You to the wide flare of cities, with windy garlands and shouting,
Carrying to populous places the freight of holiday throngs;
I, by waste lands, & stretches of low-skied marsh
To a harbourless wind-bitten shore, where a dull town moulders & shrinks,
And its roofs fall in, & the sluggish feet of the hours
Are printed in grass in its streets; & between the featureless houses
Languid the town-folk glide to stare at the entering train,
The train from which no one descends; till one pale evening of winter,
When it halts on the edge of the town, see, the houses have turned into grave-stones,
The streets are the grassy paths between the low roofs of the dead;
And as the train glides in ghosts stand by the doors of the carriages;
And scarcely the difference is felt–yea, such is the life I return to…”
Thus may another have thought; thus, as I turned may have turned
To the sleeping lips at her side, to drink, as I drank there, oblivion….

About the Poem

Wharton fell in love with Europe and the freedom and intellectual stimulation she found there. While seemingly a conventional Edwardian, often photographed corseted and draped in pearls, furs, and silk, Wharton was quietly rebelling against her family, country, American high society, and empty hours. She read, wrote, travelled adventurously, and collected friends. Eventually, she met a wholly unsuitable man—the elusive, bisexual, and philandering journalist Morton Fullerton. Morton has been described as “Singularly attaching… a dashing well-tailored man with large Victorian moustache and languid eyes, a bright flower in his buttonhole, and the style of a ‘masher’.” (A masher is a fashionable man in the late Victorian era, especially one who makes often unwelcome advances to women.)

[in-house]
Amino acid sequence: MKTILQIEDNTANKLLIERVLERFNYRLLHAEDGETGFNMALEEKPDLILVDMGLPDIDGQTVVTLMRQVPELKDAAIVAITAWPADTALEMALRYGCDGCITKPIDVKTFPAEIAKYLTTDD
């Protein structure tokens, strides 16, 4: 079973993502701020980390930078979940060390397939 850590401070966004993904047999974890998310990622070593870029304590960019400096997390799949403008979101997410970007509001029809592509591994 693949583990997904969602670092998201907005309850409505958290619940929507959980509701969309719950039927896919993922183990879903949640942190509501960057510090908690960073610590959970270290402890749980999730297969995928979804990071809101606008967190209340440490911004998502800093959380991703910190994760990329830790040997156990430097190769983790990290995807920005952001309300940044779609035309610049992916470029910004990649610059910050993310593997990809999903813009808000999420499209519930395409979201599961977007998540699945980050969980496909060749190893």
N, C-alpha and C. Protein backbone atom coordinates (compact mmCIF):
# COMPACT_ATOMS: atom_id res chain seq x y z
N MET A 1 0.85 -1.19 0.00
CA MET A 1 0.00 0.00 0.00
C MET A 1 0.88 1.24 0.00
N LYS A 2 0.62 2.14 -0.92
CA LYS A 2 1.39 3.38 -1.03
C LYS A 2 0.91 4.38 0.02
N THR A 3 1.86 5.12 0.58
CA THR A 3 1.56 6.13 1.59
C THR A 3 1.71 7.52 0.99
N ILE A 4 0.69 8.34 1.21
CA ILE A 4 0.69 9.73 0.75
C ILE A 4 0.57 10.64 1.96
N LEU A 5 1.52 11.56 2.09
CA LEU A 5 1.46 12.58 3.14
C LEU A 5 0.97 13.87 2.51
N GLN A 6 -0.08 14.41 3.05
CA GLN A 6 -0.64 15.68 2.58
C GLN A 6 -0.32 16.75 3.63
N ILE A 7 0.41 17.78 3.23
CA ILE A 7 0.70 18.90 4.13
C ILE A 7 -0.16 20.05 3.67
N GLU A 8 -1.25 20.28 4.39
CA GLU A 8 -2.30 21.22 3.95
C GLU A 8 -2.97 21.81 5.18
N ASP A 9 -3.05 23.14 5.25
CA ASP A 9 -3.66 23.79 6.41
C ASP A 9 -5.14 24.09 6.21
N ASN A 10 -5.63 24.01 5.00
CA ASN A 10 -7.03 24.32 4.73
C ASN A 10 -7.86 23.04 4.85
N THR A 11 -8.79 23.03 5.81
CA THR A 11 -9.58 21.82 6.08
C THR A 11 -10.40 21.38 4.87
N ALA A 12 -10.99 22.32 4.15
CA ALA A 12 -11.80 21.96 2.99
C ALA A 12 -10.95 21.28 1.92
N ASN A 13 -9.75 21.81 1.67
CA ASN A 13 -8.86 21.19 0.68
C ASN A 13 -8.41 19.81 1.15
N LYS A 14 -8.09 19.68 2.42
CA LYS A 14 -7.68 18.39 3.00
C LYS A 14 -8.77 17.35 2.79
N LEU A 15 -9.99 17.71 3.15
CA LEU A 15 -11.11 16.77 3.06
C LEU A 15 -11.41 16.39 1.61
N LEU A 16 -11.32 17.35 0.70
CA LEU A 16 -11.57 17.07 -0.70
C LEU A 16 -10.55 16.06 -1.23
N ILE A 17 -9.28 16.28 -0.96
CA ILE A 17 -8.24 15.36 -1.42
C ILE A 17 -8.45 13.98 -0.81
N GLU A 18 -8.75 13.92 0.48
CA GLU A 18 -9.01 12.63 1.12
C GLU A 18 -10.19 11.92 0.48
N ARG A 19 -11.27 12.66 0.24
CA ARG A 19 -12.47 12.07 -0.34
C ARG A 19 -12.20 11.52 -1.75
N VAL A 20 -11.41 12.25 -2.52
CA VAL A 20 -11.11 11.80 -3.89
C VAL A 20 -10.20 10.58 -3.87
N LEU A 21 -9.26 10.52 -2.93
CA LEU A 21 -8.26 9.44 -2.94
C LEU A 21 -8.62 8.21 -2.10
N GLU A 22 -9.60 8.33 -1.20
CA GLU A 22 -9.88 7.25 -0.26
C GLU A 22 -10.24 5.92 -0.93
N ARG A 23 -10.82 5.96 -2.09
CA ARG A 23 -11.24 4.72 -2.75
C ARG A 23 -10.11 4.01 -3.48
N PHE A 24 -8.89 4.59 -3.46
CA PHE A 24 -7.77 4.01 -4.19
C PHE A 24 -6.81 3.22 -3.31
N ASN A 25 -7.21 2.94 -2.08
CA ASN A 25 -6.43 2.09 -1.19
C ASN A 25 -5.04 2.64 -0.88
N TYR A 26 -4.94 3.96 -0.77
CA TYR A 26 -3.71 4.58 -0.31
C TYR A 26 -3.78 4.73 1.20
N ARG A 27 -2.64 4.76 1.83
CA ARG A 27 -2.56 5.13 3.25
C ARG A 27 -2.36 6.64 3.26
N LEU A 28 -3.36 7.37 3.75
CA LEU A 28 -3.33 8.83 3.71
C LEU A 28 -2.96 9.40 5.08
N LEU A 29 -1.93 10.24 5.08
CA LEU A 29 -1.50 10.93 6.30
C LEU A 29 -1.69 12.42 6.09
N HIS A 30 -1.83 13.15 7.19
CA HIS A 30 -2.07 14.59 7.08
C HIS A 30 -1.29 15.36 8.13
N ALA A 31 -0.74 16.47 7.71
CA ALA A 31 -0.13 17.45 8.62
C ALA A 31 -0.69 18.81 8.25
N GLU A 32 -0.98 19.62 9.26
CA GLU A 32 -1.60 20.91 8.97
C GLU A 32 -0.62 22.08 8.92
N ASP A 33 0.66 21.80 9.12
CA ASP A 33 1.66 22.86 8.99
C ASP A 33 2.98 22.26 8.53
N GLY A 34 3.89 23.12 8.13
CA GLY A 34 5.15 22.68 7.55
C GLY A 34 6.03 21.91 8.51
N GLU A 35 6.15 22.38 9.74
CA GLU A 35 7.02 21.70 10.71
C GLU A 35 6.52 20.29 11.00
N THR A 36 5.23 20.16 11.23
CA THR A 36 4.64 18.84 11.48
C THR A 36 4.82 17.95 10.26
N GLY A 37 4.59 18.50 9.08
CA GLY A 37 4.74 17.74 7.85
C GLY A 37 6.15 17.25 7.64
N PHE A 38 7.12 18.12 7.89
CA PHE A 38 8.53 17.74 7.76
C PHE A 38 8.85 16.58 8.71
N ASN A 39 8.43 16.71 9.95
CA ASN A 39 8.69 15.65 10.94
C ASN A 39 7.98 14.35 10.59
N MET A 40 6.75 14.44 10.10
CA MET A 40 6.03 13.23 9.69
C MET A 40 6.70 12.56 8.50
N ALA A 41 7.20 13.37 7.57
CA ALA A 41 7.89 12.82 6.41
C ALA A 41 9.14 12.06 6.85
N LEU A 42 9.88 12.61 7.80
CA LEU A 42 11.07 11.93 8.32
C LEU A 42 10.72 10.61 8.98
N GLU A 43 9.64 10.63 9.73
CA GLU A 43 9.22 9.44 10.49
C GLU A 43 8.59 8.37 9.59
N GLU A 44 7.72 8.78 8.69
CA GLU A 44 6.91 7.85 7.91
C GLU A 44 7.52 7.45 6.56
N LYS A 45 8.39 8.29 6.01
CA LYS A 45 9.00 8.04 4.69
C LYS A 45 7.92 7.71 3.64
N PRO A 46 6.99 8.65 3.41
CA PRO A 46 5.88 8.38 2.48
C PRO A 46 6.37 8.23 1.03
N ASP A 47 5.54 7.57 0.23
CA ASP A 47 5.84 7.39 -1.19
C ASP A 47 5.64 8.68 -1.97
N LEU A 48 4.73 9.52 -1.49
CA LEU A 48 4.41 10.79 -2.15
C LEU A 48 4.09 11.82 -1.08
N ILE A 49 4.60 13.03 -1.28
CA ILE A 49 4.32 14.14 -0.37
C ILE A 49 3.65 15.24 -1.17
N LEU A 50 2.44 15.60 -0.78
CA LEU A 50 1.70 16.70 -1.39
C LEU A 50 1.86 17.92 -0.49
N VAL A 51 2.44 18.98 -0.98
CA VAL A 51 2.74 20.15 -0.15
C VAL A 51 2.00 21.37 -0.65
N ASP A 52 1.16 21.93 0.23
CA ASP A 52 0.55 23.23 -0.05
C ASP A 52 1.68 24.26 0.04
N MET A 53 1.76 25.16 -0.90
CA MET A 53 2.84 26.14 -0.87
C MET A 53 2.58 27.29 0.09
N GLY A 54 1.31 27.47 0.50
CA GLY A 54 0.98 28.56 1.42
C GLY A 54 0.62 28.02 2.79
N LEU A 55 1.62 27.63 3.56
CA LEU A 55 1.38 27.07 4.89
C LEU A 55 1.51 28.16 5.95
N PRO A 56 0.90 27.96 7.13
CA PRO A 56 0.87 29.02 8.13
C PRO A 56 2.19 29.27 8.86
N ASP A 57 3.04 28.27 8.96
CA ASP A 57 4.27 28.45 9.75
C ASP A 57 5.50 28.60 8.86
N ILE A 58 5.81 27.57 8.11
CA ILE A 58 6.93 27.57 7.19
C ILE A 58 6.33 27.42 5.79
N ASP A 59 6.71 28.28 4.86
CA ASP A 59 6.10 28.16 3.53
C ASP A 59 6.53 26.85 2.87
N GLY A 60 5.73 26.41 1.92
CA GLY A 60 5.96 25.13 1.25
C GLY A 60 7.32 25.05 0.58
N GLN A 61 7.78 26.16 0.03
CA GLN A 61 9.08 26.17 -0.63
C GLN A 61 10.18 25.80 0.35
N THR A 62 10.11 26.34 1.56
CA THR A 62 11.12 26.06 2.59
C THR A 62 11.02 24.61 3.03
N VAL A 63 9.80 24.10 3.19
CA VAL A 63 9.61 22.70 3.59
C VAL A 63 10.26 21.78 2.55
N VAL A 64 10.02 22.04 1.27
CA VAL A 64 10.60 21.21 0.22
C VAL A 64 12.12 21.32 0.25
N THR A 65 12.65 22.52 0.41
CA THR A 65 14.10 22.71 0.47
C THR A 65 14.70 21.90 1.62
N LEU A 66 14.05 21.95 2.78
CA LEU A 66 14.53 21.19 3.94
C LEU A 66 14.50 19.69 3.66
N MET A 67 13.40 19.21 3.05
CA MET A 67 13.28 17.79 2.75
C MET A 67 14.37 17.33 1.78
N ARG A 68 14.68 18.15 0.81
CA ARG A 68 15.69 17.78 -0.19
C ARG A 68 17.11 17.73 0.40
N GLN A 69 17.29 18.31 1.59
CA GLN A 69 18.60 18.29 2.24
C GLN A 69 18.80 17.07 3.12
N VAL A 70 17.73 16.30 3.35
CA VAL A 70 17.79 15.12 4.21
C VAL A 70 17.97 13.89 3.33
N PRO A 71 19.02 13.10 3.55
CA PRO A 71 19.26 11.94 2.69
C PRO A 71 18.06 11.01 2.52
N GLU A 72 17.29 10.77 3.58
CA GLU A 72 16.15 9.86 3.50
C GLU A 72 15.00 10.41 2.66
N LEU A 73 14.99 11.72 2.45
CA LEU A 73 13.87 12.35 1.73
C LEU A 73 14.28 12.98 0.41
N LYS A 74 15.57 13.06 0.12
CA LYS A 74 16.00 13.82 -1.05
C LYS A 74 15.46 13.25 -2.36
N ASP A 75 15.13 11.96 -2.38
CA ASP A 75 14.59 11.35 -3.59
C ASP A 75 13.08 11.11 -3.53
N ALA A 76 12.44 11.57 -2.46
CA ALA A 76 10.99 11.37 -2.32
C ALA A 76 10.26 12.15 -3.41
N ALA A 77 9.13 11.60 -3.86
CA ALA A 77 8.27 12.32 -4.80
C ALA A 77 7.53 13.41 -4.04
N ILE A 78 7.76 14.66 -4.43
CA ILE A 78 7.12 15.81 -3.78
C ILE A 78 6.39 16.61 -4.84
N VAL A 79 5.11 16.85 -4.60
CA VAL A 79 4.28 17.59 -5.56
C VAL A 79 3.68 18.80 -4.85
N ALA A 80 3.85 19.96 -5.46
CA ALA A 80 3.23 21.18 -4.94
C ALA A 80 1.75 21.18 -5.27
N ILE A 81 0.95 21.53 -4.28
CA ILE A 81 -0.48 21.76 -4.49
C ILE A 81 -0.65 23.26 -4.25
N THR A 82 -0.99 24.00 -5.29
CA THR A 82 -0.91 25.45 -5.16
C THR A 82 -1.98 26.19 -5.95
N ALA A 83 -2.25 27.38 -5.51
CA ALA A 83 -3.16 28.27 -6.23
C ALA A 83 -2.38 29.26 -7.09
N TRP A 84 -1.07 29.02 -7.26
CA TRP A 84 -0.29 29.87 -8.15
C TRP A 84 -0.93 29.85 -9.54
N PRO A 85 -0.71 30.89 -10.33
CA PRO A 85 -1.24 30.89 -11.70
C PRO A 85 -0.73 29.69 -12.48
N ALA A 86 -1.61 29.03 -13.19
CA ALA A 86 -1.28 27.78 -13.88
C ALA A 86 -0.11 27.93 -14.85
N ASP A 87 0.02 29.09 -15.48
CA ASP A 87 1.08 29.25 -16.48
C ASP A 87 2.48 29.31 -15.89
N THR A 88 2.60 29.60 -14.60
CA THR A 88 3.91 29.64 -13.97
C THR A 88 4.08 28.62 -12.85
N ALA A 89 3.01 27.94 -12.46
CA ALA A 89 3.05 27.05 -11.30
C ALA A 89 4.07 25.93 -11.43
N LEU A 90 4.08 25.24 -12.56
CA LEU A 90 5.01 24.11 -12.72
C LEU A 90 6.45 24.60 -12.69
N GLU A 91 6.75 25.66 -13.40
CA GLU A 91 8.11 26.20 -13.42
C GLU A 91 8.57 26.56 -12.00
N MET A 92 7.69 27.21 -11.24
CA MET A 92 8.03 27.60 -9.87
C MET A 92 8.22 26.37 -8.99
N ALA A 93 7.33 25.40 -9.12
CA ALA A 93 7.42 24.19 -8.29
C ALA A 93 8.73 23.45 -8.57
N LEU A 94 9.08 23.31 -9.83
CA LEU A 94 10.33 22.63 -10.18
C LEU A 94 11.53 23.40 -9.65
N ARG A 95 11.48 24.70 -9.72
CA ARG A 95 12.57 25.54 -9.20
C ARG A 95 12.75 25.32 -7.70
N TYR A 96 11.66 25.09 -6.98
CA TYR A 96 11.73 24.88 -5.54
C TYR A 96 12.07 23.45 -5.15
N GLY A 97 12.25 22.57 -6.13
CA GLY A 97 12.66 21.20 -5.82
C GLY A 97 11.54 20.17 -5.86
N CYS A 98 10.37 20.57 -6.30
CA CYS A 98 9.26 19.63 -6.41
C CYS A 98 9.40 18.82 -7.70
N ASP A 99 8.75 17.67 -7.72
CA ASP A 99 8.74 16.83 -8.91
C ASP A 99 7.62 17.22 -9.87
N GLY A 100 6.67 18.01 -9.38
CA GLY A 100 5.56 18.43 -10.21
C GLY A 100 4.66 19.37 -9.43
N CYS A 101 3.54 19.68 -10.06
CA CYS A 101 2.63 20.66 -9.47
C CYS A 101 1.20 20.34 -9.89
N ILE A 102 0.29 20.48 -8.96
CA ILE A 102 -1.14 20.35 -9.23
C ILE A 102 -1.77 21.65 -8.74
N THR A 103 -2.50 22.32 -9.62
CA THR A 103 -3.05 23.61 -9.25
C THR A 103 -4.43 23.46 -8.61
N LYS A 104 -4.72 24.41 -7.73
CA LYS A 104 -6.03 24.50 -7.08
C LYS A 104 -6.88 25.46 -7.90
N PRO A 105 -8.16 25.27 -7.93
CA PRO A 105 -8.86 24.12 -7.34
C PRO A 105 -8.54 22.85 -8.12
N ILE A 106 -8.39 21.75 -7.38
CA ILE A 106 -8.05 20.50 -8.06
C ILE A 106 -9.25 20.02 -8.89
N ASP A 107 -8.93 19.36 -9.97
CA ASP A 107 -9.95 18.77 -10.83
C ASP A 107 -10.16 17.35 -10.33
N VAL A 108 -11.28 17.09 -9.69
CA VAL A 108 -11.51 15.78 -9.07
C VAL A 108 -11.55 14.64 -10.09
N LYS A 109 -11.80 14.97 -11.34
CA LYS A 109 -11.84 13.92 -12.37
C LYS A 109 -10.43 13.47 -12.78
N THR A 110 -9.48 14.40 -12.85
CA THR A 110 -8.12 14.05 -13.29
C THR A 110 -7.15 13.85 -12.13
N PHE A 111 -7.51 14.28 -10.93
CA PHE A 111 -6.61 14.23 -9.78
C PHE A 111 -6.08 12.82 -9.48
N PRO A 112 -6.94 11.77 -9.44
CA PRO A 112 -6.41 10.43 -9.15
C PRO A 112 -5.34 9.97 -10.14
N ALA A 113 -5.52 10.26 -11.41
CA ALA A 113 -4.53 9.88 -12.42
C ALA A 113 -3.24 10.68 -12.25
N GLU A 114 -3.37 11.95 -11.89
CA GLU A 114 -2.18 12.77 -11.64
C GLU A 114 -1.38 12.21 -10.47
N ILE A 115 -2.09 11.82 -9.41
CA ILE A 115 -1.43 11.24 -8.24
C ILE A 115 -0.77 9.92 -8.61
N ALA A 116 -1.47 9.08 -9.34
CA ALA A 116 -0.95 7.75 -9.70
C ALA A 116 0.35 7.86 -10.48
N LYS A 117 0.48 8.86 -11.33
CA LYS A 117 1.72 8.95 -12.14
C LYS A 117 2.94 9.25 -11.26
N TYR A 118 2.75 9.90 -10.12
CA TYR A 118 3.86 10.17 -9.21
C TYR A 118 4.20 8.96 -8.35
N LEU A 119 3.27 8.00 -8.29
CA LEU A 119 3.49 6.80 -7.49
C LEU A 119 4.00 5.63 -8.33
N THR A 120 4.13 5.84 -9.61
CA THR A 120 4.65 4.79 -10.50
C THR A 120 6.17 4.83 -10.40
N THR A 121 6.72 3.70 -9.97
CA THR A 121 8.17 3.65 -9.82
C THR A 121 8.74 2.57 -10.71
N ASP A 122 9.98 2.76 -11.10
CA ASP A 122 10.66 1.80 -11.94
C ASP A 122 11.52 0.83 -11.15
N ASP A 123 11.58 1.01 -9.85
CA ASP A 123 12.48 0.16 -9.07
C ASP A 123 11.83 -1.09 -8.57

After graduating, Morton was intimate with philosopher, essayist, poet, and novelist George Santayana and close to American art historian Bernard Berenson. Upon moving to London, he befriended English poet, songwriter, and novelist Charles Hamilton Aidé and became the lover of British sculptor Lord Ronald Gower, who was famously implicated, along with several society figures, in the Cleveland Street Scandal, where a male brothel was raided by police. From 1906 to 1909 Morton famously had an affair with Wharton. They met in the summer of that year after being introduced by mutual friend Henry James. She undoubtedly considered him the love of her life, describing him as her “ideal intellectual partner”. However, they were never ‘officially’ together, as Wharton was already married, and Fullerton’s highly promiscuous personality prevented him from ever committing to a serious relationship.